What if you didn't get your offshore life organized before the end of 2012? It's not the end of the world for you either.
Setting up a diversified international life isn't a sprint. You don't have to complete it in a few weeks or by a specific date...although some dates are more important than others for specific things.
If you haven't taken your first step offshore yet, let 2013 be your starting point. As I recommended almost a year ago when launching this e-letter service, a bank account is the easiest place to begin. Even though many banks worldwide won't work with Americans any longer and it's harder all the time everywhere for an American to open a bank account, it is still possible. On this front, I do recommend you get moving.
Establishing that first bank account overseas will bring you piece of mind, because it will bring you options. Your bank account overseas could be a place to store some emergency cash, maybe in a different currency, for example.
Opening that first bank account offshore will do something else, as well. It will give you experience and the confidence to take your next steps.
My standby banking jurisdiction for simple and quick is Belize, as it is still possible to open an account in this country without a personal interview. You can simply fax or e-mail your documents. Another good option is First Caribbean, although they've recently implemented a minimum account balance of US$10,000. If your balance falls below that amount, you'll be charged a higher monthly fee. I've given up on Panama banks. If you're persistent, you may be able to open an account at one. Good luck.
Maybe the next step beyond a bank account overseas is a piece of property overseas. Having a place in another country where you could live if you decided you wanted to is a great safety net. Can also be a great vacation option...and an opportunity to generate cash flow. A condo on the beach that can be rented out when you're not using it can fulfill a number of agendas. Or perhaps a 5-acre parcel on a river with a small house fits your plan better. Whatever your ultimate objectives, a piece of property in another country can be a cornerstone to achieving them.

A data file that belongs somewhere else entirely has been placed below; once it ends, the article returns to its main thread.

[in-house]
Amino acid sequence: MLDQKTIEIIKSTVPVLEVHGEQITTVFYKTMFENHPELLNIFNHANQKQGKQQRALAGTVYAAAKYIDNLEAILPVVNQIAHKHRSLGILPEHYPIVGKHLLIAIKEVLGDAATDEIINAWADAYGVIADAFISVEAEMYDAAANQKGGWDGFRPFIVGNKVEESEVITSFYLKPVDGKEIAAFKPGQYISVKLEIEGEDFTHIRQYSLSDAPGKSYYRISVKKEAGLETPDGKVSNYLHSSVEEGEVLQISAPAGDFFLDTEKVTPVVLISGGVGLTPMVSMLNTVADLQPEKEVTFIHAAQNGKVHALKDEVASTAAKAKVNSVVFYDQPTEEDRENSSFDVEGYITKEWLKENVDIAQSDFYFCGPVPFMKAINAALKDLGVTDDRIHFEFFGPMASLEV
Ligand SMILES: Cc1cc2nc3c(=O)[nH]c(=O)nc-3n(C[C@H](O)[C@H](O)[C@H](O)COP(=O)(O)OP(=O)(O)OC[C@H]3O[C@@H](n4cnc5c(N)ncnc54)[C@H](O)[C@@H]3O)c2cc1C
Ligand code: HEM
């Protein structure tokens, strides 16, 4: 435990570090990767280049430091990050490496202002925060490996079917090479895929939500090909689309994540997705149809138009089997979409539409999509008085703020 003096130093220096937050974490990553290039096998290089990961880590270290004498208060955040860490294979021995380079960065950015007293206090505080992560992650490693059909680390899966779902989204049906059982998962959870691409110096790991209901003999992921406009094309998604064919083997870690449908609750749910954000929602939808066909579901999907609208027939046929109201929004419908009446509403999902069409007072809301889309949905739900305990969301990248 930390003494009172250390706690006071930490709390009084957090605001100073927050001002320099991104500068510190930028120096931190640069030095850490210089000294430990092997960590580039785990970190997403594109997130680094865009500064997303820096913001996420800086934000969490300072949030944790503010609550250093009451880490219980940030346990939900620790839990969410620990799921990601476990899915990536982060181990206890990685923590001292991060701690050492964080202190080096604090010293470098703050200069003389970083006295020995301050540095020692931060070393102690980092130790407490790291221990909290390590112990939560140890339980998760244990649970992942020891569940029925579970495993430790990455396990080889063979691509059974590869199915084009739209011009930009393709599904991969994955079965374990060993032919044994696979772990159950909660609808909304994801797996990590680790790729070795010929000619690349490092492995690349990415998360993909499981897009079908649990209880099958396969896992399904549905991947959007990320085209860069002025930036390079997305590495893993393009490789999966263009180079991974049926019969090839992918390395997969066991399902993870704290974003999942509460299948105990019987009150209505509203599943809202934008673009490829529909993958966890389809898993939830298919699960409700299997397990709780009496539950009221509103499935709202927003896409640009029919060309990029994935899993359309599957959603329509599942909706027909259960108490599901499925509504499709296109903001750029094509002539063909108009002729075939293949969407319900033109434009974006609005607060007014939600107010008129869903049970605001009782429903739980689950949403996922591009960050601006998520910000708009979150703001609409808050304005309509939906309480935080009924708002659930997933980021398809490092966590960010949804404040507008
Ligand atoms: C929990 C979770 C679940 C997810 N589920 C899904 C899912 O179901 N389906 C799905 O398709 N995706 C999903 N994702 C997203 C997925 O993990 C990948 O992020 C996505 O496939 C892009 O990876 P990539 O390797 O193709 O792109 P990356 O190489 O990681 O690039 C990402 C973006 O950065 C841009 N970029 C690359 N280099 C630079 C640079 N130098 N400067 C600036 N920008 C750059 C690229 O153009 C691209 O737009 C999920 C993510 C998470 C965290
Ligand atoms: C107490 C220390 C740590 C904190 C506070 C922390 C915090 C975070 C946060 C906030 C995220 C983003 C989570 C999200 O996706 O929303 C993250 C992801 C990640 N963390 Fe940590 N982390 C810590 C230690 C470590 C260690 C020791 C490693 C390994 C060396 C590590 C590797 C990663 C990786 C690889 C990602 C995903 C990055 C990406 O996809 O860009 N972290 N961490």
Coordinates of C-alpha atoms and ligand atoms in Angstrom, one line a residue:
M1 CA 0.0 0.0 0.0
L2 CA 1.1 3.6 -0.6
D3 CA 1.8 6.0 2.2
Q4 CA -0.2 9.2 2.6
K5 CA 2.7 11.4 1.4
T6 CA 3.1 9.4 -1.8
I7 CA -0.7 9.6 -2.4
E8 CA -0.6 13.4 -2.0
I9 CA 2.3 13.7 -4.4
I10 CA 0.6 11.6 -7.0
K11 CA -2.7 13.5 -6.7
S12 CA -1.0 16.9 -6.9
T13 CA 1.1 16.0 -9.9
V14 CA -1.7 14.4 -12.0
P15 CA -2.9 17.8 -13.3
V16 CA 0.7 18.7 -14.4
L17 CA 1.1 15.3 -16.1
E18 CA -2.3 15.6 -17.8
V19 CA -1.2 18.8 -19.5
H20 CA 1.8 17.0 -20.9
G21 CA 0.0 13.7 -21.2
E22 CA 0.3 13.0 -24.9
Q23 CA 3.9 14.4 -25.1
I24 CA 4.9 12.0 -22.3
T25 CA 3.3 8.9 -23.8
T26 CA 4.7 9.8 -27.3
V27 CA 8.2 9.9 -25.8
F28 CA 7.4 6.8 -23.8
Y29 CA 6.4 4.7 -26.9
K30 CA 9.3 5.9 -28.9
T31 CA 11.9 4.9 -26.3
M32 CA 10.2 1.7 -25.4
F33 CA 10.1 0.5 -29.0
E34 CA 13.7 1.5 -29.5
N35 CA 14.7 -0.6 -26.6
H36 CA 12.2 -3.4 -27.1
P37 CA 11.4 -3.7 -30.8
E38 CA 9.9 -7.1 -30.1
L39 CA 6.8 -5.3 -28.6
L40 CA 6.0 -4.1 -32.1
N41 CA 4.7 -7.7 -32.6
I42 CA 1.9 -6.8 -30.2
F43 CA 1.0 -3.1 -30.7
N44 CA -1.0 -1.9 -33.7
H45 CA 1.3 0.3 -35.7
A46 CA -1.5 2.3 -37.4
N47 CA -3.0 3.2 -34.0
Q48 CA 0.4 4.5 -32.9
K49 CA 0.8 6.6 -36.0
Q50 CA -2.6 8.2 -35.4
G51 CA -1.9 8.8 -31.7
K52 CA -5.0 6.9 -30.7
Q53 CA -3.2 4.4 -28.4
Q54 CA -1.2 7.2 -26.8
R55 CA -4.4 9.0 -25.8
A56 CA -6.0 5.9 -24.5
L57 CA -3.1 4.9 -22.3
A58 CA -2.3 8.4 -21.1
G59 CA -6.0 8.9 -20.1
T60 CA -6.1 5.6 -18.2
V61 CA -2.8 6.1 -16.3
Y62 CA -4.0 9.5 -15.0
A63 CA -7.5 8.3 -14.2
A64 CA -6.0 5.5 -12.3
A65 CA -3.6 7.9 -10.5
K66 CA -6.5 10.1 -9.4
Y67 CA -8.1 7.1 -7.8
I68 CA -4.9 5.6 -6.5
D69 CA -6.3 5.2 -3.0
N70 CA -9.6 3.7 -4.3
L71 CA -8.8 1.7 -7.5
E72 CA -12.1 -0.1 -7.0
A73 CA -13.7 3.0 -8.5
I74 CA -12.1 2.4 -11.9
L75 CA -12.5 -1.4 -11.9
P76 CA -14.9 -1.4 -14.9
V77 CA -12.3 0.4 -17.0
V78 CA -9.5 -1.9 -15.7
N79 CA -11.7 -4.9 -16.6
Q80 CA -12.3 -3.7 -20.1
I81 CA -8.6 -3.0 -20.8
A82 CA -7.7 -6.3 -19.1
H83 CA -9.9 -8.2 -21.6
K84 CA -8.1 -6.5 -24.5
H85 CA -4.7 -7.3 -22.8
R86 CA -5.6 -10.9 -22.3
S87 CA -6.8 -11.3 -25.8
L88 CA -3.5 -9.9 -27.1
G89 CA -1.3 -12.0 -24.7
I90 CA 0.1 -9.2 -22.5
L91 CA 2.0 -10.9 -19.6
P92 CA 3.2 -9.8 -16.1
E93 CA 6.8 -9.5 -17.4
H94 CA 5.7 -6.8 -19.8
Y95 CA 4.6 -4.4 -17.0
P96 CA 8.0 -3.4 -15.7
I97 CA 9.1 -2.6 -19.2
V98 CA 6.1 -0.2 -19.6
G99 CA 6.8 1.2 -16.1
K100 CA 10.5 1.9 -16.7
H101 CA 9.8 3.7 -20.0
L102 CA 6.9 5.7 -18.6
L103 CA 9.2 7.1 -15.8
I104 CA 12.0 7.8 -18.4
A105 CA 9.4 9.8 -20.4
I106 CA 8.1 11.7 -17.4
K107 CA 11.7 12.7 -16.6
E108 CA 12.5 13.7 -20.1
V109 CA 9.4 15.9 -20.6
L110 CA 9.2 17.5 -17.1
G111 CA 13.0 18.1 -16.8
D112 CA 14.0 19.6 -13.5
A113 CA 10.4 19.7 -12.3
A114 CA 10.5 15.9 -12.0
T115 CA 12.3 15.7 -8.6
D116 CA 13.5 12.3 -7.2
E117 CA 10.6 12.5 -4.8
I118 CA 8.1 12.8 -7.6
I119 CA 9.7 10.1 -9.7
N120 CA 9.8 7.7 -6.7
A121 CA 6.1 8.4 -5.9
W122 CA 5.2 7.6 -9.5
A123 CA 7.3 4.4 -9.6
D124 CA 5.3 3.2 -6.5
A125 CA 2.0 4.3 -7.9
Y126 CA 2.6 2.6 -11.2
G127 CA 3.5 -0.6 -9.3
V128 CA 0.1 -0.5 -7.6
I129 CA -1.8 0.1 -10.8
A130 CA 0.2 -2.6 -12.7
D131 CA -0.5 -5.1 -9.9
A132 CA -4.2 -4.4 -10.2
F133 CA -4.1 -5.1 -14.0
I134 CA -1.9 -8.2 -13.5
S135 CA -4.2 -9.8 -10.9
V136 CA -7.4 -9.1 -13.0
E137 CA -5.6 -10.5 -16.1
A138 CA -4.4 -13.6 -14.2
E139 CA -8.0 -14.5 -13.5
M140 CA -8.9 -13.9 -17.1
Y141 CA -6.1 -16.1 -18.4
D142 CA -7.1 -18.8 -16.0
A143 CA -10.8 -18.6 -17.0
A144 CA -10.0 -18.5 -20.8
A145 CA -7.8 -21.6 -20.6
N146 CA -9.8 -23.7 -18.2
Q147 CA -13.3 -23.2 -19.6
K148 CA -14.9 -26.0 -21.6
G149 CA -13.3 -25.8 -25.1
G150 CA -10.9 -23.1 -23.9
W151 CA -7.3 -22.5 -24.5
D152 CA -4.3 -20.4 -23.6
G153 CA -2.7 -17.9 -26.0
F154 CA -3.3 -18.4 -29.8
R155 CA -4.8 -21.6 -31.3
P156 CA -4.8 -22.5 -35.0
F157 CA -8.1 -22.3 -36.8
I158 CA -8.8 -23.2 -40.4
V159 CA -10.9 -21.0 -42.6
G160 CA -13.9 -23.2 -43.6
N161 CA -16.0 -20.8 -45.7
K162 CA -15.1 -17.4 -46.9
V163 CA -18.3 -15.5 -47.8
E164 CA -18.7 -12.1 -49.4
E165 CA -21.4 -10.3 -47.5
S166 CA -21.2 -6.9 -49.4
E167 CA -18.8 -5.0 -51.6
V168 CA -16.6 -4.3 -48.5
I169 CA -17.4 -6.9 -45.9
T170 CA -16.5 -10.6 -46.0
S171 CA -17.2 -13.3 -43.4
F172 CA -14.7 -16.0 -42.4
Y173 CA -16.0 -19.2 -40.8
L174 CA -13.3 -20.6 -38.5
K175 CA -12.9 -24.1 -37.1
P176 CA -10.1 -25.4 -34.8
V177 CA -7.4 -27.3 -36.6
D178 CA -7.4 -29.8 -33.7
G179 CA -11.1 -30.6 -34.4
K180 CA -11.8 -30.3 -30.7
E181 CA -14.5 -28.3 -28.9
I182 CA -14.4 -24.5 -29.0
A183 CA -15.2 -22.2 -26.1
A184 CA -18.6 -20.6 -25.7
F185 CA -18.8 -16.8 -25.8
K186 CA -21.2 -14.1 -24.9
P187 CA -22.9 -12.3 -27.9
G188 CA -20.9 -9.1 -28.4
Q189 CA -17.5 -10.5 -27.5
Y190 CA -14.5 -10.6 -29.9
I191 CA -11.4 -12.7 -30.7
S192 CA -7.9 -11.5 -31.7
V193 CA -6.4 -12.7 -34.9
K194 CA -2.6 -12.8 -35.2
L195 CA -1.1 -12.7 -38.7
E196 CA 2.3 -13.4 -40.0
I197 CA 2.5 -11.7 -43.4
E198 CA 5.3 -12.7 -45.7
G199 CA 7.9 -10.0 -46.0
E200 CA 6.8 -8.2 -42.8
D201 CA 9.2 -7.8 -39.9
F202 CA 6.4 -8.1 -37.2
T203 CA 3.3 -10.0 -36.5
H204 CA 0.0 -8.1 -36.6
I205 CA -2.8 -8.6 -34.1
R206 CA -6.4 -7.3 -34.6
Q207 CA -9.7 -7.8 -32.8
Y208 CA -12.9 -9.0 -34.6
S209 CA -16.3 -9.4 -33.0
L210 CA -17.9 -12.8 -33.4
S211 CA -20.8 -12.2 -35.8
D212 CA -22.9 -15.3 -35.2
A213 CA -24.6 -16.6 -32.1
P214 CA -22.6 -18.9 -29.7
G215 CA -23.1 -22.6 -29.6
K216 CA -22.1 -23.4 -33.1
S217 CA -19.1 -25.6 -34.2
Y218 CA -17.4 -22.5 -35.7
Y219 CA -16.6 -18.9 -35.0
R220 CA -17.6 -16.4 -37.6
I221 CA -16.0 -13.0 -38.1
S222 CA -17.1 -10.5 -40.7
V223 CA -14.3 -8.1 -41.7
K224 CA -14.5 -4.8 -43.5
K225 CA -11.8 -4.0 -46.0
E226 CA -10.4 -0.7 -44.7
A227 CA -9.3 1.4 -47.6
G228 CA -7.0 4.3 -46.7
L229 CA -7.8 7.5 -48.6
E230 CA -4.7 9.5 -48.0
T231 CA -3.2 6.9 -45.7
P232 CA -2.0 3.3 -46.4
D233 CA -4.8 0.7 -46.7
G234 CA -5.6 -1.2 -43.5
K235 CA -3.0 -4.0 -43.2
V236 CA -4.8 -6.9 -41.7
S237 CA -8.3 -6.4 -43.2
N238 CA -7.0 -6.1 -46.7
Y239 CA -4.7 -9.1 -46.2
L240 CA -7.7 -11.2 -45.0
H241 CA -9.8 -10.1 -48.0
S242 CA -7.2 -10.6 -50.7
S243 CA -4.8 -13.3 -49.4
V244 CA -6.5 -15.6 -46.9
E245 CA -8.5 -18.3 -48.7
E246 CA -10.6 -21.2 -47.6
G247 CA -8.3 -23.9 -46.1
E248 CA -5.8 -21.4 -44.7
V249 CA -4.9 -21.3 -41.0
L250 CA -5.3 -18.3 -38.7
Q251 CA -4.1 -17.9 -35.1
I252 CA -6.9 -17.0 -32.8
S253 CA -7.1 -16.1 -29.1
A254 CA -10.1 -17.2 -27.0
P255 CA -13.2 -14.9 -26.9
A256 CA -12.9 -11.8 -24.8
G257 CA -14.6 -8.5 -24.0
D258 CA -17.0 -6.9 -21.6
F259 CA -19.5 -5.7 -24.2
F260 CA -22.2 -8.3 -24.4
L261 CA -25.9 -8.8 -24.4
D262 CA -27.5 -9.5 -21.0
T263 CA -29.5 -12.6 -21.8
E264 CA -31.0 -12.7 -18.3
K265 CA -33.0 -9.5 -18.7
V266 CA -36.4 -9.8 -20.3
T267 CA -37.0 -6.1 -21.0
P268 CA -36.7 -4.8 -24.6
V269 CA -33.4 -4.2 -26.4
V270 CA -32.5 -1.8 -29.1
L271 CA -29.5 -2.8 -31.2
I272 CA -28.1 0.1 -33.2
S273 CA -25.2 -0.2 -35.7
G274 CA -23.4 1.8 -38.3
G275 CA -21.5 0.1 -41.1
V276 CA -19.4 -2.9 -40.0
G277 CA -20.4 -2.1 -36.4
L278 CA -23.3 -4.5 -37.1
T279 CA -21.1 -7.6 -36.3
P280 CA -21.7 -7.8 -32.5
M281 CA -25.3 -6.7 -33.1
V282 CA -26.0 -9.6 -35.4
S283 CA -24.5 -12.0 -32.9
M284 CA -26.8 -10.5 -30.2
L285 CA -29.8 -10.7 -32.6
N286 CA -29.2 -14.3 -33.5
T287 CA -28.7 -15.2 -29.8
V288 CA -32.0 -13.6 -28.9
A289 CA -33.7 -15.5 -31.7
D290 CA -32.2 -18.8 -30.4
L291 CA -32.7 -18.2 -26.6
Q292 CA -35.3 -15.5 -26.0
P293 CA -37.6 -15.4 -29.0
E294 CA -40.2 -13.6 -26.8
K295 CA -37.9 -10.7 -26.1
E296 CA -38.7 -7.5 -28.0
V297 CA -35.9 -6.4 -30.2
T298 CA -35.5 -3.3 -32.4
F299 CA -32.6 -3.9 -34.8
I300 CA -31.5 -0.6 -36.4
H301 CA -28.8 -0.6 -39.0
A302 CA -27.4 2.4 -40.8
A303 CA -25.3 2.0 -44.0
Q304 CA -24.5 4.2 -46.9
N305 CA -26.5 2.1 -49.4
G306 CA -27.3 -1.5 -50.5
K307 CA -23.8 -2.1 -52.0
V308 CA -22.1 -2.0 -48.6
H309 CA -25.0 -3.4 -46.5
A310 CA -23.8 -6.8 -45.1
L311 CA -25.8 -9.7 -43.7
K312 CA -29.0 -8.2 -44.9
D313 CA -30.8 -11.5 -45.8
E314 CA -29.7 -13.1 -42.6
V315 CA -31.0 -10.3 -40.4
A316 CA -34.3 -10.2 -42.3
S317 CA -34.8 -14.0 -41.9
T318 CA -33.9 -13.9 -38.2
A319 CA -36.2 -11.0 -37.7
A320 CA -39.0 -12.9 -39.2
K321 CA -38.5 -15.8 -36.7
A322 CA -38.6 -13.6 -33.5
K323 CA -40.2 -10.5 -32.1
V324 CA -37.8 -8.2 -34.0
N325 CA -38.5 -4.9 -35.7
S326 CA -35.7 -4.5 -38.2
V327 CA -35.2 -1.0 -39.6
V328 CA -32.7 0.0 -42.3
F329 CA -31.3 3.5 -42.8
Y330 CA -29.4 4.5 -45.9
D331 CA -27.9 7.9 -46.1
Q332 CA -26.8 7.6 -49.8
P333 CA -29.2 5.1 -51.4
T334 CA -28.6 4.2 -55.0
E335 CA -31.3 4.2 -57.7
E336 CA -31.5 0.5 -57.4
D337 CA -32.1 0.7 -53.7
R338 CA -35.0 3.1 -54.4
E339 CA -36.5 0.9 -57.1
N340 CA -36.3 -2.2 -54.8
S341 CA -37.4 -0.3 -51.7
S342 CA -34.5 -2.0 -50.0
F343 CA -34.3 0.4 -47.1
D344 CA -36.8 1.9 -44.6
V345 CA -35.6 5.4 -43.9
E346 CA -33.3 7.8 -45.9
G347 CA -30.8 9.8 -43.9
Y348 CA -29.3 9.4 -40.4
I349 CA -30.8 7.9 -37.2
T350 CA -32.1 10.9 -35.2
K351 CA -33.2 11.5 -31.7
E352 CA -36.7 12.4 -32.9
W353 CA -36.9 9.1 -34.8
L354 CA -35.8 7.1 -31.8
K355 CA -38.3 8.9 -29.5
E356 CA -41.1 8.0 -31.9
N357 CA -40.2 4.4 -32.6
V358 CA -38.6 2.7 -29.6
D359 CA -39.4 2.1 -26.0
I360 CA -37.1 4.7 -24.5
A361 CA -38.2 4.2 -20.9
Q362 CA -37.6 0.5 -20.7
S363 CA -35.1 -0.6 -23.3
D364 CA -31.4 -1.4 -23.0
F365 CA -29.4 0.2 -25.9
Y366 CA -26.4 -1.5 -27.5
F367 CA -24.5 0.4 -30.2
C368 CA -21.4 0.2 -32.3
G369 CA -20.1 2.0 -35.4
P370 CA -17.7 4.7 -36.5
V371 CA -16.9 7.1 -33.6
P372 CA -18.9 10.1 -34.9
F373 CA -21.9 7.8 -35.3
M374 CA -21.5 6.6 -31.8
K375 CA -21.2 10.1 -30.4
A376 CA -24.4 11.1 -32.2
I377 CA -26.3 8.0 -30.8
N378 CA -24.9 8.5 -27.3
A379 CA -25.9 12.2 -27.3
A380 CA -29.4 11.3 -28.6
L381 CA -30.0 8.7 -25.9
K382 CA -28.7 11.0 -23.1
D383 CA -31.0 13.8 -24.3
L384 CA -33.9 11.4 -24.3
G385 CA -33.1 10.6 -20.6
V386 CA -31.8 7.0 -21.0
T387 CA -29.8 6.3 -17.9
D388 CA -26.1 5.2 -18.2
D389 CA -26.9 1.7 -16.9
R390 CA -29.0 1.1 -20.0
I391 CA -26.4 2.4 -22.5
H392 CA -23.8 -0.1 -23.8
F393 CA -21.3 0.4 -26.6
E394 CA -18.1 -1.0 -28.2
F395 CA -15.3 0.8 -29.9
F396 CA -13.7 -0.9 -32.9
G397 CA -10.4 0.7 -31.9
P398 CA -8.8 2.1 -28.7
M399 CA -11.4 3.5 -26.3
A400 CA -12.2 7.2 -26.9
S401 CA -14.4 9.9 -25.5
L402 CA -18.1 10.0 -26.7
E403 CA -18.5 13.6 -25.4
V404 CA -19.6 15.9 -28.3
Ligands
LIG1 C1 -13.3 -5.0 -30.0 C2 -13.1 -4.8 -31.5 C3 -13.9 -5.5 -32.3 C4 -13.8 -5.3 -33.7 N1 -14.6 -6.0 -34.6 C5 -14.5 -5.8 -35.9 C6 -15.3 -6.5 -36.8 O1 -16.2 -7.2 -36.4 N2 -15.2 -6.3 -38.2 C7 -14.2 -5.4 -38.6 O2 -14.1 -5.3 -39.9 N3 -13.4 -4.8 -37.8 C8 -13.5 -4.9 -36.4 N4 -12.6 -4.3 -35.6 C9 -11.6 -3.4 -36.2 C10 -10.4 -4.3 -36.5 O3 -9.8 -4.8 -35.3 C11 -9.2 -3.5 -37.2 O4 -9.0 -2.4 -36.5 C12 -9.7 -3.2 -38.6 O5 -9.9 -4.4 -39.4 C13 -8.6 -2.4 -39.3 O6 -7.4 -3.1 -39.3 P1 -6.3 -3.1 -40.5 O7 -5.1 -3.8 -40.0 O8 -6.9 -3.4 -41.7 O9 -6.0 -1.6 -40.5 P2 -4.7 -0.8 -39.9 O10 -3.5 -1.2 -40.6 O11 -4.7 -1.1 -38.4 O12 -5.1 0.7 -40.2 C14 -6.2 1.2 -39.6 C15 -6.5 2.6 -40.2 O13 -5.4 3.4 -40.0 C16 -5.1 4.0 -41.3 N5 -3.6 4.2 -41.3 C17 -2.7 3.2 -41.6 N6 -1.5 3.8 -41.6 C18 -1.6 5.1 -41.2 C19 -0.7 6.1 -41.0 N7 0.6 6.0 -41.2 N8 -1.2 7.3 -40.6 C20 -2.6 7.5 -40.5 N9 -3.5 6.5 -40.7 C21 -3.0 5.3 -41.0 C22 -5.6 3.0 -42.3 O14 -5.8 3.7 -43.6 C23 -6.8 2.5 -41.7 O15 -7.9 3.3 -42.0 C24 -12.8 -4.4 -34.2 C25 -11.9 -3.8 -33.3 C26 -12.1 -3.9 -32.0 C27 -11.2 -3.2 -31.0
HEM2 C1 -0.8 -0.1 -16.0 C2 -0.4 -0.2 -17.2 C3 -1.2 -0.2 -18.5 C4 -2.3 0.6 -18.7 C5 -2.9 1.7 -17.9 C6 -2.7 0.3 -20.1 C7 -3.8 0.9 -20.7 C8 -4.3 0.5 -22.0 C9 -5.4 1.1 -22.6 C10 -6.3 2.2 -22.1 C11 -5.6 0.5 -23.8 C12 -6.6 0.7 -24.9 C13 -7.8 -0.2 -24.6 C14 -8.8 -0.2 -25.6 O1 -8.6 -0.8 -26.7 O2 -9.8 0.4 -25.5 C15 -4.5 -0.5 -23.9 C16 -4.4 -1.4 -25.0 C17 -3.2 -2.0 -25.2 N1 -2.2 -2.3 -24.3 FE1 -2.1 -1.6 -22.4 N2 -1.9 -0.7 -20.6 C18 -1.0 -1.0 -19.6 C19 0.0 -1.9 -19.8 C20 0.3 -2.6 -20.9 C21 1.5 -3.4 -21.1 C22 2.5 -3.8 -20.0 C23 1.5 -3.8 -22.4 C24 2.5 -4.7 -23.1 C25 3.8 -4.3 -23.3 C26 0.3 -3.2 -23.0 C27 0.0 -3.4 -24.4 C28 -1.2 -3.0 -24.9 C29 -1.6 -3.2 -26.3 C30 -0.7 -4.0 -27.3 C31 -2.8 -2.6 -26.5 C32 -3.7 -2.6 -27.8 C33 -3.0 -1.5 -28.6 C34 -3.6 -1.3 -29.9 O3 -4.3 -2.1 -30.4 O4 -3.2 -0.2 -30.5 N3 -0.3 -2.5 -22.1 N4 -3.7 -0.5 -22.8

You can find low-cost properties that work for vacation and investment in Belize, Panama, Uruguay, Colombia, the Philippines, to name a few markets I'm focused on. The key is deciding where you personally want to spend time. Don't buy a property somewhere you aren't interested in visiting just because it's cheap. It will end up being the most expensive investment you've ever made.
The other flags--residency, citizenship, investments, asset protection, and, if it applies, business--can follow from there, and they will. Each successive move is easier than the ones before it.
The key is to get started. You have to plant one flag at a time, and each one will take time. So don't worry that you should have done something in 2012 but didn't. Make a move in 2013.
Lief SimonContinue Reading:
Jan. 20, 2011:
"Kathleen, as a younger person, I was in Honduras on a relief effort and heard about the incredible snorkeling in Belize. But I was warned off, told that that country was extremely dangerous.
"I have been receiving and reading your articles recently about Belize, but there has never been a mention of danger. I plan to travel and possibly to invest in a vacation home there, so safety becomes a priority.
"Please comment on this issue.
"The last time I was in Central America was about 1998."
--Jeff Q., United States
Nowhere is 100% crime-free, but I feel safer traveling in Belize than I do in my home town of Baltimore, Maryland, for example.
That is to say, Belize, beyond Belize City, is one of the safest places on earth.
Some sections of Belize City, south of the river, have gang and drug problems. Walk around these neighborhoods at night, and you might end up mugged or worse. Everyone you meet will warn you away from this section of the city. I've explored these streets, though, during the daytime, and had no trouble.
Bottom line, you certainly shouldn't be scared off from visiting Belize, snorkeling off this country's coast, or even investing in a new home here, on the coast, on Ambergris Caye, or inland in the Cayo. I wouldn't buy a house southside in Belize City...
In most of the rest of this country, though, you'll find that crime is as close to non-existent as it is anywhere in the world.Continue Reading:
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Kathleen Peddicord is the founder of the Live and Invest Overseas publishing group. With more than 25 years experience covering this beat, Kathleen reports daily on current opportunities for living, retiring, and investing overseas in her free e-letter.
Her book, How To Retire Overseas—Everything You Need To Know To Live Well Abroad For Less, was recently released by Penguin Books.
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